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Thursday, 18 June 2015

Being with, rather than for

Imagine the scene, it is one of the bigger, must go to events of the year at the Mansion House; maybe the annual speech by the Chancellor of the Exchequer. All the invitations have been sent but all the usual invitees make excuses and will not come. Instead, the Lord Mayor of London instructs his staff to bring to the banquet all those who are rough sleepers in London.

This scenario would seem to be a fairly close equivalent to the story of the Great Dinner which Jesus told, set as it was in his own day and culture (Luke 14. 15 -24). Imagine what the event would be like were that scenario to happen? Would, for example, the Chancellor have felt able to deliver his message of austerity if his audience had been made up of those at the sharp end of those policies and decisions?

Jesus' story, as with many of his parables and messages, reverses what we normally expect in real life. Essentially the great and the good exclude themselves from the Kingdom of God, while those we least expect to find there are welcomed with open arms; the last become first while the poor are blessed. 

This is actually the logical implication of Jesus' incarnation. In Jesus, God comes to be with human beings in the challenges and stresses of our human existence. Those who view themselves as fundamentally AOK - usually, the great and the good - don't see the need for someone alongside them in this way and therefore can reject Jesus, his invitation and welcome, just as occurred in Jesus' own day and time.

Those who do acknowledge their need to have God alongside them, however, find another strange reversal occurring. Rather than coming alongside to help, Jesus comes alongside to share and to learn. The incarnation is an affirmation of those in distress and difficulty. God, in Jesus, essentially says to us that we are valued and valuable. 

All too often we exercise our power and position by seeking to help others out of their predicament, as opposed to truly being with them in it and learning from their experience and perceptions. This is what Jesus wants us to realise and experience as a result of his stories and sayings.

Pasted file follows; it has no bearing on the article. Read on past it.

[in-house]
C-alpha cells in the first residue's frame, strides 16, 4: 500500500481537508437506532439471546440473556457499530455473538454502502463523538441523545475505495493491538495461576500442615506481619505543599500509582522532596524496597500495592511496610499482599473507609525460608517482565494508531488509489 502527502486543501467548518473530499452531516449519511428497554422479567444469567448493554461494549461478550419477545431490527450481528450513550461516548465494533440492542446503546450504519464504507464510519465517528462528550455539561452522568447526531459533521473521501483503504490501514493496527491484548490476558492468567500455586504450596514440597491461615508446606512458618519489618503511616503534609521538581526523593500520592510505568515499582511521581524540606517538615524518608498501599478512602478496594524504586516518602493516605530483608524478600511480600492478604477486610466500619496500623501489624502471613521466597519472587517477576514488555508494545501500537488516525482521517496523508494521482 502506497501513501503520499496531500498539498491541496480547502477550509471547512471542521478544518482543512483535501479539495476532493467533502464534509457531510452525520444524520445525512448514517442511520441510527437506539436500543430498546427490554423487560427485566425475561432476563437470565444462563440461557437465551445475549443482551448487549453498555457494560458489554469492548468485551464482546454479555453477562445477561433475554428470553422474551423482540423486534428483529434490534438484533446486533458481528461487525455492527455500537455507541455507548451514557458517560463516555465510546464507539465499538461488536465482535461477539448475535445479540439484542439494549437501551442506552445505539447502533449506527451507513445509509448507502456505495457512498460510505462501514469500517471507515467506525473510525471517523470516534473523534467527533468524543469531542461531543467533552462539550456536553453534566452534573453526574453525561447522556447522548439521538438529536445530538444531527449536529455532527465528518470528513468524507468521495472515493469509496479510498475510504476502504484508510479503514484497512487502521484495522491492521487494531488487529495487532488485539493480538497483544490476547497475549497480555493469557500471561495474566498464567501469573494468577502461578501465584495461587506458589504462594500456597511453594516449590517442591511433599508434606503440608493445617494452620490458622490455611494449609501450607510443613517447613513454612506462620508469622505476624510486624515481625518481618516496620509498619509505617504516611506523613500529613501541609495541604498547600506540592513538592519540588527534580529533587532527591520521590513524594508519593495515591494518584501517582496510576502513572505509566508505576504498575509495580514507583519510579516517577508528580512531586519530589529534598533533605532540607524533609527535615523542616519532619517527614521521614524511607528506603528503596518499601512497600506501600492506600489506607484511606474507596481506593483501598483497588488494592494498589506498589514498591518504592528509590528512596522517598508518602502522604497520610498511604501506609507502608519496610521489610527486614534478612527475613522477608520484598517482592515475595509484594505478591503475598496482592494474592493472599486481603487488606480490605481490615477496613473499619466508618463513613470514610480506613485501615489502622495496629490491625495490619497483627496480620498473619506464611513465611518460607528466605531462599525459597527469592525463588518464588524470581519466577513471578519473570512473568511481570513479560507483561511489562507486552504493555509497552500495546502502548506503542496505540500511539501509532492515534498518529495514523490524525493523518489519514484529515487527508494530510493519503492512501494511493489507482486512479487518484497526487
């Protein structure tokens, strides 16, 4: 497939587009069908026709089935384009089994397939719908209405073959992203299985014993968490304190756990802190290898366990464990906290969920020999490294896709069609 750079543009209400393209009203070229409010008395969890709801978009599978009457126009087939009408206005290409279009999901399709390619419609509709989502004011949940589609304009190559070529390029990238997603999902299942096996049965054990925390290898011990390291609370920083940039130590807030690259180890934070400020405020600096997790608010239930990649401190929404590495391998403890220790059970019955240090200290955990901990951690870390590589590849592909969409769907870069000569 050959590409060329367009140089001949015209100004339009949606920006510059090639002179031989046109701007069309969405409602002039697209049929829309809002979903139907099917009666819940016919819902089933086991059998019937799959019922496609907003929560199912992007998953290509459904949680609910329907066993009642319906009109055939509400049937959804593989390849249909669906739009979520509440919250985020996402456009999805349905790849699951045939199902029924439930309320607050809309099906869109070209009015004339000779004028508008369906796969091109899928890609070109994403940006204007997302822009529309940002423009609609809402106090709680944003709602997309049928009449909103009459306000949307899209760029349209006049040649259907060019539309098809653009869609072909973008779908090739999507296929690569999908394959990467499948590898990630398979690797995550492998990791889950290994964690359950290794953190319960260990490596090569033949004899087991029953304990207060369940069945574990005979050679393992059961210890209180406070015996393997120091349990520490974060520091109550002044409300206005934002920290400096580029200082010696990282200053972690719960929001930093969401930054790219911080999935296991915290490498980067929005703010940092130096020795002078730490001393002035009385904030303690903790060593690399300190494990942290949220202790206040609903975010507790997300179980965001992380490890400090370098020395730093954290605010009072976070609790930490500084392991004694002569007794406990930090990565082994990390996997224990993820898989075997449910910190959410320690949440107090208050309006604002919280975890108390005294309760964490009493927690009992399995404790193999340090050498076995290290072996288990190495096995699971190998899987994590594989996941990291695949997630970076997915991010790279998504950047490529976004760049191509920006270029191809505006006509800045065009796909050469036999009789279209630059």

Sam Wells, Vicar at St Martin-in-the-Fields, puts it like this, through Christ’s birth ‘God said unambiguously, “I am with. Behold, my dwelling is with you. My name is Emmanuel, God is with us.” … God … in becoming flesh in Jesus, has said there will never again be a for that’s not based on a fundamental, unalterable, everlasting, and utterly unswerving with.’ We celebrate this good news by: ‘being with people in poverty and distress even when there’s nothing we can do for them. By being with people in grief and sadness and loss even when there’s nothing to say. By being with and listening to and walking with those we find most difficult rather than trying to fob them off with a gift or a face-saving gesture. By being still with God in silent prayer rather than rushing in our anxiety to do yet more things for God. By taking an appraisal of all our relationships and asking ourselves, “Does my doing for arise out of a fundamental commitment to be with, or is my doing driven by my profound desire to avoid the discomfort, the challenge, the patience, the loss of control involved in being with?”’ (A Nazareth Manifesto: Being With God)

If rough sleepers were to be invited to the Mansion House and the Chancellor were to genuinely spend time with them seeking to learn from them and their experiences, then very different Government policies would result. What those would be I could not predict, but that is the path onto which we are called both by Jesus' incarnation and this parable, where the King comes to be with those in distress.

At St Stephen Walbrook we have an example of this occurring in our own history through the founding of The Samaritans. Samaritans do not provide their callers with information and advice. Instead, they simply come alongside those callers and provide a listening ear. They describe what they do like this: 

‘When you talk to us, we will give you an opportunity to talk about any thoughts or feelings you have, whatever they may be. Sometimes people need to cry or show how angry they are at life, or go over their thoughts and feelings several times to make sense of them, and that’s fine. We're there for as long as you need us. We won’t make decisions for you, and we'll support the decisions you make. You are the expert on your own life. Our advice or opinions are not important. We won’t talk about ourselves, even if you ask us to. We’re there to give you time, space and support – you don’t need to ask how we are, or give us time in return. We don’t impose any personal attitudes or beliefs on you.

By setting up Samaritans in this way Chad Varah made Jesus' parable reality. The call on our lives as Christians is to do the same.


Björk - Prayer Of The Heart.

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